Definition: The multiplicative inverse of x with modulo n is y such that (x*y) mod n = 1 E.g:x=3; n=10, => y=7; since (3*7) mod 10 = 1 The above multiplicative inverse can be used to create a simple public key cipher: either x or y can be thought of as a secret key and the other is the public key. Let x = 3, y = 7, n = 10, and M be the message: M=4;
3*4 mod 10 = 2; (ciphertext) - encrypting 2*7 mod 10 = 4 = M ; (message) - decrypting

M =6 ;
3*6 mod 10 = 8; 8*7 mod 10 = 6 = M (message)


Public Key Encryption

The first known asymmetric public key algorithm, the RSA algorithm, was published in 1978 by Ron Rivest, Adi Shamir, and Leonard Adleman at MIT's Laboratory for Computer Science. The group had been inspired by earlier work at Stanford University by Whitfield Diffie and Martin Hellman


Public Key Encryption

Public key systems use two keys (asymmetric)-- a public key known to everyone and a private or secret key known only to the recipient of the message. When Bob wants to send a secure message to Alice, he uses Alices public key to encrypt the message. Alice then uses her private key to decrypt it.

Public Key Encryption

Hash Function hello Set of Integers Alices Public Key Encrypted Message

Insecure channel

Inverse Hash Function hello Set of Integers Alices Private Key Encrypted Message

Public Key History

Rivest was struck by the idea of public key encryption while nursing a headache on a couch.

Rivest devised the system based on the notion that it is easy to multiply two large prime numbers to create an even larger number, but hard to start with the big number and find the prime factors.


Public Key History

Before they could present the system, however, Rivest was contacted by an employee of the National Security Administration, who warned him that if he presented the cryptography scheme at an upcoming conference, he could be violating the 1954 Munitions Control Act.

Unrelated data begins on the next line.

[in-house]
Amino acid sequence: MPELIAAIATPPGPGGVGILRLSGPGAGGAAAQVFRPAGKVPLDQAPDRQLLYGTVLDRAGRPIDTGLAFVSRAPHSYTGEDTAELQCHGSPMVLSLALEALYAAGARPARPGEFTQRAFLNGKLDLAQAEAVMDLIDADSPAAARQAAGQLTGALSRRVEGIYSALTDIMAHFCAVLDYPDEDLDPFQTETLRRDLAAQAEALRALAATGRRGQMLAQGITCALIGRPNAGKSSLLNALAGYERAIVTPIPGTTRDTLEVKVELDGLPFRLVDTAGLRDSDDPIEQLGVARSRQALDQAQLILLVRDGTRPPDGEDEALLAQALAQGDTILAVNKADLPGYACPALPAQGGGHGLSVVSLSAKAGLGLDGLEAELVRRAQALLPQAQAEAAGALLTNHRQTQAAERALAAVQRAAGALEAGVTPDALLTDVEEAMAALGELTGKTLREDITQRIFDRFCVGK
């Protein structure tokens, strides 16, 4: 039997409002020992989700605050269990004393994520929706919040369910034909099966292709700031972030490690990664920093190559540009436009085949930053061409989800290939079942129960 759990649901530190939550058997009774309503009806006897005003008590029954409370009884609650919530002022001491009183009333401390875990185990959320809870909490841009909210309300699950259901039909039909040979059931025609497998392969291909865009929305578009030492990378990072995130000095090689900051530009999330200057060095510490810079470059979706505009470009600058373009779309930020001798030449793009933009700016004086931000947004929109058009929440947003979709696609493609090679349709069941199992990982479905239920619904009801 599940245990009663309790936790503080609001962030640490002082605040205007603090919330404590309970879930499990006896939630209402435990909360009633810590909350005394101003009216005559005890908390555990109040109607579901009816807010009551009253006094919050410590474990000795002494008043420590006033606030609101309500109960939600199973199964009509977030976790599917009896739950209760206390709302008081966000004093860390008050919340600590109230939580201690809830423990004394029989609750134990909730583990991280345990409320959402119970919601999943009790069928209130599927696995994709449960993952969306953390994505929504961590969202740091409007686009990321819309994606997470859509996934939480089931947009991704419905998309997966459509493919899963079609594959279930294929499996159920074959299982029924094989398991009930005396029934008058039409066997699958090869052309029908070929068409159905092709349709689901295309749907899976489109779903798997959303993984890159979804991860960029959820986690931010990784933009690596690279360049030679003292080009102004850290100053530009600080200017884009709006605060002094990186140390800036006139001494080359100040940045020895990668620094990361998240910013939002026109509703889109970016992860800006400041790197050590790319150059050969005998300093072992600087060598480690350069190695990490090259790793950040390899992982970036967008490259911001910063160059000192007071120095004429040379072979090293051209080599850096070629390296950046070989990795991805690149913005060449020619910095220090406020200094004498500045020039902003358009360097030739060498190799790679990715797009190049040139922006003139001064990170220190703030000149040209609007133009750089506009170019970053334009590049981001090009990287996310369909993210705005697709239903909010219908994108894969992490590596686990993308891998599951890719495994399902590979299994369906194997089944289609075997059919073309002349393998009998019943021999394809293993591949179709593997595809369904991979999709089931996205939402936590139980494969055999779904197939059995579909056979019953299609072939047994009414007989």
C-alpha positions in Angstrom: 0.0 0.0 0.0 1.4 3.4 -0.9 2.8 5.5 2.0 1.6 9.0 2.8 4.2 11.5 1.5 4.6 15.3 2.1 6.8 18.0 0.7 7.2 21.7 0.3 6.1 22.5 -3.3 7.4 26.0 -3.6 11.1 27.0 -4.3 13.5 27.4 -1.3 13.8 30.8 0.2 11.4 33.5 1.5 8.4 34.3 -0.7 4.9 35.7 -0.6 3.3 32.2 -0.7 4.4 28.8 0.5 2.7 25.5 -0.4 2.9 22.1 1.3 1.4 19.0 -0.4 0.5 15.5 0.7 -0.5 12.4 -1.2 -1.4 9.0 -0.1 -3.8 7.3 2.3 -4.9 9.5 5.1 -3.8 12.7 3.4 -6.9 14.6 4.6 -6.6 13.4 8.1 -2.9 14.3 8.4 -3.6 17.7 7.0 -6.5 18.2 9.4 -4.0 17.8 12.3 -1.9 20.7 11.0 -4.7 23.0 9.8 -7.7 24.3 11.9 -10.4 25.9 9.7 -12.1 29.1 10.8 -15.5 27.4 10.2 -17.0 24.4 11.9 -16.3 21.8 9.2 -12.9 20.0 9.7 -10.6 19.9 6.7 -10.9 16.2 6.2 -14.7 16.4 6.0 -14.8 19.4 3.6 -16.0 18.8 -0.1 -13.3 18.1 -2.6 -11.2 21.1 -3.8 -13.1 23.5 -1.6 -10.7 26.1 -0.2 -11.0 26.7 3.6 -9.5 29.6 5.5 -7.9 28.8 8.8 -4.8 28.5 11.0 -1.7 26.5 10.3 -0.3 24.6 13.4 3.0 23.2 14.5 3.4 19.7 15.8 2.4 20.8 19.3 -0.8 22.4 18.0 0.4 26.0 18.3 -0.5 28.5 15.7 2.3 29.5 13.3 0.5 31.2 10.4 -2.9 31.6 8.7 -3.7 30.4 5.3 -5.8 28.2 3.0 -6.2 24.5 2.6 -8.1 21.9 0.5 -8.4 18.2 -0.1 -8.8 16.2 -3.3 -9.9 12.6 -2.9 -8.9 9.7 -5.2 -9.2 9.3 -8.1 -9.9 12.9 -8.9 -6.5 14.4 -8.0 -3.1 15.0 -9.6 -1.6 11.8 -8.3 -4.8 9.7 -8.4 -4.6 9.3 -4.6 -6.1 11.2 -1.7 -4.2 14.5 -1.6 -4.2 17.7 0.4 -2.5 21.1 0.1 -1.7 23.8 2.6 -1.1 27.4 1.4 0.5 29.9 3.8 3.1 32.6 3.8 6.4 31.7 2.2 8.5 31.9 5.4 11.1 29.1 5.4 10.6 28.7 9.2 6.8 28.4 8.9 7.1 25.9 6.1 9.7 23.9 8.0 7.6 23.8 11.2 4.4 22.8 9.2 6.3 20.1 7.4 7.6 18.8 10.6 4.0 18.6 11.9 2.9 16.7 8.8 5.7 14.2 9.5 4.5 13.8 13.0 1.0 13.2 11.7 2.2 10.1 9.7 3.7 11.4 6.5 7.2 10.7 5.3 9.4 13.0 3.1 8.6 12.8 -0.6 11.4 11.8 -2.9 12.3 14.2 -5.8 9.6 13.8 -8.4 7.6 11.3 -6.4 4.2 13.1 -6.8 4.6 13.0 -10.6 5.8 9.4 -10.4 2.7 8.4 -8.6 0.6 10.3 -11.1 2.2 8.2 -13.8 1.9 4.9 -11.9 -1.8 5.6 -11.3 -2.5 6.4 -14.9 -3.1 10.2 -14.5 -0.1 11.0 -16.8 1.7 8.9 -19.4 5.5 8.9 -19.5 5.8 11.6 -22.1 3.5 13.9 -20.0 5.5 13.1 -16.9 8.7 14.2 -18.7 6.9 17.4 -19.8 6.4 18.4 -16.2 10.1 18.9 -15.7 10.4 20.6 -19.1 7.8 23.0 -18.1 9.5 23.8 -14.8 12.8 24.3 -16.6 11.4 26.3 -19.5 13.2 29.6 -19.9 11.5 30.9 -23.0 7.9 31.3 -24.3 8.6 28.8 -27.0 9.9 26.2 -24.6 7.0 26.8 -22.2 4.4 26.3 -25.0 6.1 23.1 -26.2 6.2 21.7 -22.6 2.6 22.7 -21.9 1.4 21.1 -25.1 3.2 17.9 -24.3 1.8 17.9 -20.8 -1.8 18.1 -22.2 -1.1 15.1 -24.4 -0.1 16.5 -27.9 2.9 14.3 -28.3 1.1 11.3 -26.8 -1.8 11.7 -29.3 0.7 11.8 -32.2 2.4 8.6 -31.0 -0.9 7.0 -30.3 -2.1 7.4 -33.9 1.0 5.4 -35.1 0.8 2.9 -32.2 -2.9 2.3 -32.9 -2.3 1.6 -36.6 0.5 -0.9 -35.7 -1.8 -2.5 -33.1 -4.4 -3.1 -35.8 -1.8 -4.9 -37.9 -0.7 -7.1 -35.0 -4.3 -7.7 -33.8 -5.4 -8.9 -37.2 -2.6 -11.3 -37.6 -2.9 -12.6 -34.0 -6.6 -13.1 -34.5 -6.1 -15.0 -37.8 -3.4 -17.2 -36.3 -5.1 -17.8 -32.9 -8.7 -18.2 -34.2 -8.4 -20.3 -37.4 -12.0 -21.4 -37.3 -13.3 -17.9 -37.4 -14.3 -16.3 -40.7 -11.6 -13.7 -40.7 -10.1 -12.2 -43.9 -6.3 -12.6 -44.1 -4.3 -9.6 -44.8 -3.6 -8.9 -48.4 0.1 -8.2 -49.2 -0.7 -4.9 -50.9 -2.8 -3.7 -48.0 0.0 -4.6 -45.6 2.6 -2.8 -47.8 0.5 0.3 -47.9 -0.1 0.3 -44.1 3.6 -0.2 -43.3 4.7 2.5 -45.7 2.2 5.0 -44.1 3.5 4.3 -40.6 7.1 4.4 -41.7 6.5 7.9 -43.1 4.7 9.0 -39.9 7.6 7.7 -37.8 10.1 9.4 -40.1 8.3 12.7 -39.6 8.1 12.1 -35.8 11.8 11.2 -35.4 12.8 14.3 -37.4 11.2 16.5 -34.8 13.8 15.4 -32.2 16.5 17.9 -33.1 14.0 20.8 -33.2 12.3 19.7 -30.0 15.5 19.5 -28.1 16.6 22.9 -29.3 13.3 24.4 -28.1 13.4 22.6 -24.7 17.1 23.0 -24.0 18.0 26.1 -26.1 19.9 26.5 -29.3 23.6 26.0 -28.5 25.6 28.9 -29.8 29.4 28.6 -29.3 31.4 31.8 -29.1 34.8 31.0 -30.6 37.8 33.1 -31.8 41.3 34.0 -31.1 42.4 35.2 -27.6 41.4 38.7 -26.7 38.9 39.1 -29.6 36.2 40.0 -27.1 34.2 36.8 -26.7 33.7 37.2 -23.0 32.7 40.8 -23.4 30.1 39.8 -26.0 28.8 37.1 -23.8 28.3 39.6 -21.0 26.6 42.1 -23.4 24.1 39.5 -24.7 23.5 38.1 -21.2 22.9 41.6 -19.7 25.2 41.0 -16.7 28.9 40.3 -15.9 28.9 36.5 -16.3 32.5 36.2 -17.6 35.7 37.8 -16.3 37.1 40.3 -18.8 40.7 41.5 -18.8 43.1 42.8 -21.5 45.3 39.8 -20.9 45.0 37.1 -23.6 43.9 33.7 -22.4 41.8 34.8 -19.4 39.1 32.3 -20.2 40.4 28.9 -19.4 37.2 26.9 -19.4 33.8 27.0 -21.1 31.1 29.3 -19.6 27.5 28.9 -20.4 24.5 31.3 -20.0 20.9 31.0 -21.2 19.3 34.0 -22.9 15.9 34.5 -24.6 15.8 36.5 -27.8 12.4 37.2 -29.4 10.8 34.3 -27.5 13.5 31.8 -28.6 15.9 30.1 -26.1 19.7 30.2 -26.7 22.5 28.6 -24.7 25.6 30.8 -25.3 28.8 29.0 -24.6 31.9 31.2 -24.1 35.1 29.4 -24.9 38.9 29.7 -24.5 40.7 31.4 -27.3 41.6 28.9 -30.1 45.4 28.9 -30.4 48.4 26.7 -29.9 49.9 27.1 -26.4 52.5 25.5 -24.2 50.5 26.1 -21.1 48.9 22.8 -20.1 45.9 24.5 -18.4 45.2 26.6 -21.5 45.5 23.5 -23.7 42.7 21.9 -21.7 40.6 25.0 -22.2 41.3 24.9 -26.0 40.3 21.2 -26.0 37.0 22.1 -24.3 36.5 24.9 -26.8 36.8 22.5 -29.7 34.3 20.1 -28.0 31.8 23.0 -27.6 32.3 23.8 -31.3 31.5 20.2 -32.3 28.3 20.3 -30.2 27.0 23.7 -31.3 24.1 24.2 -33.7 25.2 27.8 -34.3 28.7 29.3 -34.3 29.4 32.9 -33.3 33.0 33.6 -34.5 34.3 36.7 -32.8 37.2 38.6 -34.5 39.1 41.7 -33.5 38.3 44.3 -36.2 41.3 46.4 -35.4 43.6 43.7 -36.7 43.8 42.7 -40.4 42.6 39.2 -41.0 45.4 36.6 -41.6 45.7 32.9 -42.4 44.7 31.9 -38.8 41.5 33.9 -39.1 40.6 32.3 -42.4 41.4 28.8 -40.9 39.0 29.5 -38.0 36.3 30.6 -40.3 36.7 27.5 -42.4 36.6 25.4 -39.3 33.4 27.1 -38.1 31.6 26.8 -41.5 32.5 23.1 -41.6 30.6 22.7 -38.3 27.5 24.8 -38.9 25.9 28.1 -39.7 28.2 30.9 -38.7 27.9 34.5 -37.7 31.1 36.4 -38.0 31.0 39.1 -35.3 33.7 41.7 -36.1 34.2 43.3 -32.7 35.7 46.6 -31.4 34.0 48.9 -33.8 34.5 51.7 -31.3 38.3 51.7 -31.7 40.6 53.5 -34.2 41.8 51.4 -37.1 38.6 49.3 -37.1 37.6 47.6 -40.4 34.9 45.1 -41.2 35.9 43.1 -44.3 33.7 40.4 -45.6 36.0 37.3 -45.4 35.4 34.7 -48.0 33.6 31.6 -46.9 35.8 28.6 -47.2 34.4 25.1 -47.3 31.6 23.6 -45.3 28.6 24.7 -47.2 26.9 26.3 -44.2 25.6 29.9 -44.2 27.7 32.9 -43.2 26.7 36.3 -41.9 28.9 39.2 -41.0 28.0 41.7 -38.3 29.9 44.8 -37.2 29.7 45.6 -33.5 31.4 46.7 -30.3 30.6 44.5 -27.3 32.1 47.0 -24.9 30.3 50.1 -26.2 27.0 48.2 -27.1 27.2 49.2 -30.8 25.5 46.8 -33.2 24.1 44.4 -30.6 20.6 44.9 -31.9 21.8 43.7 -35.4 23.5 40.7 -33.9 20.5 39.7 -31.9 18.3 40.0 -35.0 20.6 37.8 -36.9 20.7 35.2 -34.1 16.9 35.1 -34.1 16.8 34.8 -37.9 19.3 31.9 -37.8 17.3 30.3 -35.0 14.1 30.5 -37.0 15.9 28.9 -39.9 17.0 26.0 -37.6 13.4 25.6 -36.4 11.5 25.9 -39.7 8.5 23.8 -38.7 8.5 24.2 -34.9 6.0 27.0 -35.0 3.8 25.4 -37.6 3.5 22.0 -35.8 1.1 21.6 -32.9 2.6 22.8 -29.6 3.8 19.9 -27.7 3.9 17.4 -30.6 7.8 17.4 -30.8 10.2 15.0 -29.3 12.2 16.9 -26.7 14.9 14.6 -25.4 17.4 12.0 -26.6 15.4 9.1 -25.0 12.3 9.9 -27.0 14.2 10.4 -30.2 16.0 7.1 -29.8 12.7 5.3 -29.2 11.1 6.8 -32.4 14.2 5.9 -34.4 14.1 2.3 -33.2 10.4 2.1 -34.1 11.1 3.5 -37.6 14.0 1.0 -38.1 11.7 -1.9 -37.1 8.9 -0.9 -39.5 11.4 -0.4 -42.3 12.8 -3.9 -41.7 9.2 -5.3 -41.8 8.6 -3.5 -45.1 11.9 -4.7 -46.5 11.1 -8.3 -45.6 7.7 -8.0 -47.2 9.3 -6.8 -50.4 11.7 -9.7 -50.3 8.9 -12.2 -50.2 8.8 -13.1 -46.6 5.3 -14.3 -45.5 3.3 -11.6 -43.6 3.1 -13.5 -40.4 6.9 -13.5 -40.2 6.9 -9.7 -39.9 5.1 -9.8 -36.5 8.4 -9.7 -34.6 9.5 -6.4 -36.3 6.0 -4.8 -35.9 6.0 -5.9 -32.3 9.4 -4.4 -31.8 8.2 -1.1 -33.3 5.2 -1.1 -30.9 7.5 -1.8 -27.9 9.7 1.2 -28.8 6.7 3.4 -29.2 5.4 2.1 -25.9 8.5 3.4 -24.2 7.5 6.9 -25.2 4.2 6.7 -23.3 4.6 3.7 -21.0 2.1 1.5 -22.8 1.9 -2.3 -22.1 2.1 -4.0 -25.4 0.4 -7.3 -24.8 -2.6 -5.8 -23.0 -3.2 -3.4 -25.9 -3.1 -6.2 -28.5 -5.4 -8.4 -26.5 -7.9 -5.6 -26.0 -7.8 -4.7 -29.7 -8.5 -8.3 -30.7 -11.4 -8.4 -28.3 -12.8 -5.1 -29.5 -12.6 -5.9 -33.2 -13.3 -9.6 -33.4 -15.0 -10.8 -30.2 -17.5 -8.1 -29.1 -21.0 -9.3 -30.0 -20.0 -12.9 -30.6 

Public Key History

The act forbid the exporting of knowledge about cryptography, and since foreign nationals would be at the conference where he was scheduled to present, he could be exporting prohibited encryption technology.


Public Key History

MIT was able to resolve that issue with the NSA, which later said that the employee who contacted Rivest was acting on his own.


Public Key History

MIT decided to patent the algorithm, but because it had been published before the patent was applied for, it couldn't get foreign rights to it. MIT received the patent on September 20, 1983, and granted an exclusive license to the company, RSA Security. (Patent expired in 2000).


Ron Rivest, Adi Shamir, and Len Adleman invented the most popular instantiation of public-key encryption, which has become known as RSA. Alice, the sender, wants to send Bob, the receiver a message that Eve, the eavesdropper, cannot decrypt. Bob has published a public key, KR, which Alice is to use to encrypt her message.

Alice partitions her clear text message T into 32byte groups of ASCII letters, T0T1 ... Tn-1. For i = 0 to n-1, she sends Ci, the remainder of (Ti)3/KR. Bob's public key KR pq, where p and q are primes, each 2 greater than a multiple of 3. To decrypt the message Bob computes s = (1/3)(2(p-1)(q-1) + 1). He then decrypts each Ci by computing the remainder of (Ci)s)/KR, which we can show is Ti.

These methods hinge on the fact that it is relatively easy (computationally) to multiply two large numbers, but it is quite difficult to factor a large number if the only factors are large prime numbers. Example: Try to factor 3233. See how long it takes.


53 and 61.


Attacking RSA